On Friday, June 8, the appellate court of the worldwide criminal court in the Hague acquitted the former Vice-President of the Democratic Republic of the Congo Jean-Pierre Bemba, who two years ago was sentenced to 18 years in prison for war crimes and crimes against humanity, reports DW. He denied responsibility for the crimes.
Presiding judge Christine Van den Wijngaert said that Bemba could not be held responsible for atrocities carried out by troops under his control in the neighbouring Central African Republic, and those trial judges had failed to consider the efforts he made to stop crimes once he became aware of them.
Reportedly, three of the five judges decided that he was convicted for crimes which had not been formally accused. The decision comes ahead of the country's contentious December 23 elections and could likely provide Bemba with the opportunity to be an influential contender or even presidential candidate.
"The carnage and suffering caused by those crimes are very real and they are recognized", she told journalists.
Solomon Sacco, the head of Amnesty International's global justice team, said, "The decision will be felt as a huge blow for the many victims of the "war against women" waged in the Central African Republic through a horrifying campaign of rape and sexual violence".
"For these fearless individuals, as well as thousands of other victims in auto, the pursuit of truth, justice and reparations will continue".
The sentence for witness tampering, however, is not likely to exceed the time already served by Mr. Bemba.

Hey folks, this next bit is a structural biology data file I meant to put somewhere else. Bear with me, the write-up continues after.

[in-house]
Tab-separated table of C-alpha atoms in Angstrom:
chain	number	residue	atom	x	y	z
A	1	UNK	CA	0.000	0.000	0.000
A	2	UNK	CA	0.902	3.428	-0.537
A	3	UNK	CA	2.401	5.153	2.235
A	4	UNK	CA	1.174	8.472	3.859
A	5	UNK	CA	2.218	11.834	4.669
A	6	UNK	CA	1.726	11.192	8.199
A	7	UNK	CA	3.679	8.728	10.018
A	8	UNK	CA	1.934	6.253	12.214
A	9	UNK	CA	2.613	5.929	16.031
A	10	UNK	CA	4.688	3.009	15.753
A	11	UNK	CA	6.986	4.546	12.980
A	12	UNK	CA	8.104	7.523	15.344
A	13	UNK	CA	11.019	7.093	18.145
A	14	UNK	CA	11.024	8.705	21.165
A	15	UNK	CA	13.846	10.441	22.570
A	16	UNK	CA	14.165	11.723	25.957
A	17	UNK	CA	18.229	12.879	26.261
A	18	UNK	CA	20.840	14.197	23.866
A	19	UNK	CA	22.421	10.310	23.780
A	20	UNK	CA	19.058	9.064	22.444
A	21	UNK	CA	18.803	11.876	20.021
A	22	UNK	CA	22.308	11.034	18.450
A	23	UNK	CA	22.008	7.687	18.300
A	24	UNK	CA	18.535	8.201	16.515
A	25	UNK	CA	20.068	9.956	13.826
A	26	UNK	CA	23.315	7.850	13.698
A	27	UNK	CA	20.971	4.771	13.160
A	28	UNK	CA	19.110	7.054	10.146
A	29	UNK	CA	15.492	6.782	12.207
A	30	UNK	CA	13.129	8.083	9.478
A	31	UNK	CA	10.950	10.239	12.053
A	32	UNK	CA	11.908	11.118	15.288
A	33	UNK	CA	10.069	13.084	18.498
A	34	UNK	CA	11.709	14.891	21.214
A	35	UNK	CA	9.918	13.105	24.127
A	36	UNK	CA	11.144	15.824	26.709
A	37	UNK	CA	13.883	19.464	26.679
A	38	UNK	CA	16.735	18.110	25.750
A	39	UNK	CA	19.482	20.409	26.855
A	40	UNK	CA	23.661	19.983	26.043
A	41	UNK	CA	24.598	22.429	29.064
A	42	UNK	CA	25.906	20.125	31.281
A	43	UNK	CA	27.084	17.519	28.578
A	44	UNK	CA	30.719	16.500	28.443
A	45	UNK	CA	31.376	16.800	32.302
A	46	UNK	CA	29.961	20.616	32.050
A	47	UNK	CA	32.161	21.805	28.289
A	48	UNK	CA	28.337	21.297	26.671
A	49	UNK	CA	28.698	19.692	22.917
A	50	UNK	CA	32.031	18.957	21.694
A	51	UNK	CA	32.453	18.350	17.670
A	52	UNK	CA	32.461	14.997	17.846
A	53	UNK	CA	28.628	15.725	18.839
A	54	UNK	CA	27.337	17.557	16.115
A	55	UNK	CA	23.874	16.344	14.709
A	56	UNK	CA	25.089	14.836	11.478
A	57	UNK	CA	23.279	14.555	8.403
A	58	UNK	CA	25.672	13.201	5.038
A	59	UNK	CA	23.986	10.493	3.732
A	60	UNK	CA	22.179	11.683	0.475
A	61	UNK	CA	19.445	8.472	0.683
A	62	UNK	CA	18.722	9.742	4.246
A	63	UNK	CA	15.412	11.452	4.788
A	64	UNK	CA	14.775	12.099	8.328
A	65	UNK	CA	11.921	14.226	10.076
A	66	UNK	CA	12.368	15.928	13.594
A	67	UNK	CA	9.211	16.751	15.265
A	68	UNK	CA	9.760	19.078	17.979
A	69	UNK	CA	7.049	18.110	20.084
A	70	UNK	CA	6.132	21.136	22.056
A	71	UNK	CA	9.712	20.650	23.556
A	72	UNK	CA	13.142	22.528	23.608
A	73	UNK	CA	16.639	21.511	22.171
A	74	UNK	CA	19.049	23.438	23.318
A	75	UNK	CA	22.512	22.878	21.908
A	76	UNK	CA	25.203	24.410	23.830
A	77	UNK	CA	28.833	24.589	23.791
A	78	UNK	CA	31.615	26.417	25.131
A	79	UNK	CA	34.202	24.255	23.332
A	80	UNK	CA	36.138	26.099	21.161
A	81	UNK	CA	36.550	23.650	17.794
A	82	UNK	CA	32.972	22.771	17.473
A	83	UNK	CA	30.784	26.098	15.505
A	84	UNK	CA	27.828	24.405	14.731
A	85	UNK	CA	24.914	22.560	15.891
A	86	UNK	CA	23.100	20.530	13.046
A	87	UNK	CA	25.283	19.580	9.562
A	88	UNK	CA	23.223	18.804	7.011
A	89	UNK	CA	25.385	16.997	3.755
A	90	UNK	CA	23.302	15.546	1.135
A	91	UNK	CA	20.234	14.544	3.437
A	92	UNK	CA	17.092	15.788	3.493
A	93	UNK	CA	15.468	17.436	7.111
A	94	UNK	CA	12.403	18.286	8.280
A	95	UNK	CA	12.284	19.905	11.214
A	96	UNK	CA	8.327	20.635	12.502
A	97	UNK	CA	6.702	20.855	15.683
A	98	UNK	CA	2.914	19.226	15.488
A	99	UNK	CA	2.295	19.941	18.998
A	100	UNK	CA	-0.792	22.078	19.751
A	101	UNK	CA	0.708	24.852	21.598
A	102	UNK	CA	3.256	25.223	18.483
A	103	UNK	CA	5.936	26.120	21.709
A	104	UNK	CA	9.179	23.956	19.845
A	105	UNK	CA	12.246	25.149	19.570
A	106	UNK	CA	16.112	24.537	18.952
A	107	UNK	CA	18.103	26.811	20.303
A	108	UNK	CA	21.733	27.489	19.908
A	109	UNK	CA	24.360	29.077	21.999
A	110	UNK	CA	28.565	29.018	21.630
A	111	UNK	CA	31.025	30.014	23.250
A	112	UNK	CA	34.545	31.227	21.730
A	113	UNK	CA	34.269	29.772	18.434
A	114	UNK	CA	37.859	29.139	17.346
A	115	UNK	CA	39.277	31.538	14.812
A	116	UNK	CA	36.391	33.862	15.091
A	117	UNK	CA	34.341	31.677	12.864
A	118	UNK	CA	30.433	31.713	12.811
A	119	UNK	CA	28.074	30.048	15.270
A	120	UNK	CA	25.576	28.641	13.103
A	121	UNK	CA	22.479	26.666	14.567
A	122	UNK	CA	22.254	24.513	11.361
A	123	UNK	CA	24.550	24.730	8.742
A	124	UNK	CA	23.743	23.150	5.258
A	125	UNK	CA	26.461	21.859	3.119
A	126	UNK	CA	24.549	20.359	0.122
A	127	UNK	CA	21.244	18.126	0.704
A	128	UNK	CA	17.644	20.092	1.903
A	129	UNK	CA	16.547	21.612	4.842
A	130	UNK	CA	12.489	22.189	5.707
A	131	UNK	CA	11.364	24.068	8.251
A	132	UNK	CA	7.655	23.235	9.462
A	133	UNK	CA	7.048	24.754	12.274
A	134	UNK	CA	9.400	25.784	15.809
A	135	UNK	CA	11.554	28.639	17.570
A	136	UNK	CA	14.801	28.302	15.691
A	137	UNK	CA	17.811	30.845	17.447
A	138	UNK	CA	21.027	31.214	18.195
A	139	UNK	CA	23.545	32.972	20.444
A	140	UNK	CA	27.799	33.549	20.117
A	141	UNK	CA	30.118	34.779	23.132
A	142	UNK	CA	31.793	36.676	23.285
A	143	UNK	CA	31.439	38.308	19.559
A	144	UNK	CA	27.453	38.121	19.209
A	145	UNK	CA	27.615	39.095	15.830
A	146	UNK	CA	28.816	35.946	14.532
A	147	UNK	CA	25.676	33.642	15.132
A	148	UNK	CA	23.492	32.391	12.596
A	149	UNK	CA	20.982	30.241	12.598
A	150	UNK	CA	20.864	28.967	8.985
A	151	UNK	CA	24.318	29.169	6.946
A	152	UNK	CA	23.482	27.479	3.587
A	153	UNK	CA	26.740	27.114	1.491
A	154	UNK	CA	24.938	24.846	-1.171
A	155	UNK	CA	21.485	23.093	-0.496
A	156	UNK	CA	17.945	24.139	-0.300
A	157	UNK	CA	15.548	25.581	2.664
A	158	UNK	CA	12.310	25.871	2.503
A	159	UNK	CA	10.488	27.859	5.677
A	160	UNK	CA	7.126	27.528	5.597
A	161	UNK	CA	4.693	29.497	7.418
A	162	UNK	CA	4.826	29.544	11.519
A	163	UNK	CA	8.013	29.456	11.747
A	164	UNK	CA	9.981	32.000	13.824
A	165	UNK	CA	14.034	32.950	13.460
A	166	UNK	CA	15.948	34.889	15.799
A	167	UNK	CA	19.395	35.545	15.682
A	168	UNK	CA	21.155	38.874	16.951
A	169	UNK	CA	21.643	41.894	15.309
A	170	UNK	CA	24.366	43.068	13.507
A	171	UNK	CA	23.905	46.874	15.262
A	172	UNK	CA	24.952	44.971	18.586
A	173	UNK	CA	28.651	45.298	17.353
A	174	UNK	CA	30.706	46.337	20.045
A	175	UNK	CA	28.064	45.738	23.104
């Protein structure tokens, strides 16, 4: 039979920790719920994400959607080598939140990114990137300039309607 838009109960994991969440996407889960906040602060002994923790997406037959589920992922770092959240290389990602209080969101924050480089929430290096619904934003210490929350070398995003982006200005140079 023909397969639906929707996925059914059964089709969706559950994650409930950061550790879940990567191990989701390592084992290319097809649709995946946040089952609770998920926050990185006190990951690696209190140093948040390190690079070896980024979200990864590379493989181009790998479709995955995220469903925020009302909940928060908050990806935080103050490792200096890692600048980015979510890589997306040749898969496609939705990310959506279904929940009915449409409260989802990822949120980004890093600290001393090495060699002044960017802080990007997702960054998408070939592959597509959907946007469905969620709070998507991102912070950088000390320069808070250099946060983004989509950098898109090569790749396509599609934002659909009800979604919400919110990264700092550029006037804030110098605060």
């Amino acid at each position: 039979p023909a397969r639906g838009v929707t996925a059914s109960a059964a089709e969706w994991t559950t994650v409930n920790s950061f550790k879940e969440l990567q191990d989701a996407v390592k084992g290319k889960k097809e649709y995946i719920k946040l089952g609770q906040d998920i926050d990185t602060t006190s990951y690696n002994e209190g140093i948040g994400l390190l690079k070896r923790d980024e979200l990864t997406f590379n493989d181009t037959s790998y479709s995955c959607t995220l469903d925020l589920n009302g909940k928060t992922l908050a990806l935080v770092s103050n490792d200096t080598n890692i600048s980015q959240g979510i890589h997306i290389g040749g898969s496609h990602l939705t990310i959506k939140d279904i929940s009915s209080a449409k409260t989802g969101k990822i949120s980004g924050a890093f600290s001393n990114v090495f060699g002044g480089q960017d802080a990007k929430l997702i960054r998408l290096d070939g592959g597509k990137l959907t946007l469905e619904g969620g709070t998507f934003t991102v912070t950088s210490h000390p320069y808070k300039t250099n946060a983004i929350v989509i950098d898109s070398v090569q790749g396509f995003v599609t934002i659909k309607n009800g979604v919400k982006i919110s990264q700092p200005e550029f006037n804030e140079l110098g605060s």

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"Twenty years after its creation, has the ICC just scuttled itself?" she said in a statement.
Fiona McKay of the Open Society Justice Initiative called the court's ruling a "major blow" to the prosecutor's office "given the vast resources that have been devoted to this case, which has lasted more than 10 years".
The court in The Hague also declared that it will now "urgently" supervise another case against Bemba for offenses to the administration of justice in which he was convicted, for which he is still in jail.
The message "to warlords seems to be: when you're not at the scene, let your troops commit the worst crimes and worst abominations, then say you had nothing to do with it, and we won't condemn you".
He said Bemba would probably go to Belgium to meet with his family there before returning to Congo after he is released.
After the Congolese war ended, Bemba laid down his arms and was awarded in 2003 one of four vice-presidential posts shared out among wartime rivals in a transitional government.
Frustration is rising in Congo against Kabila as the presidential election has been delayed since late 2016.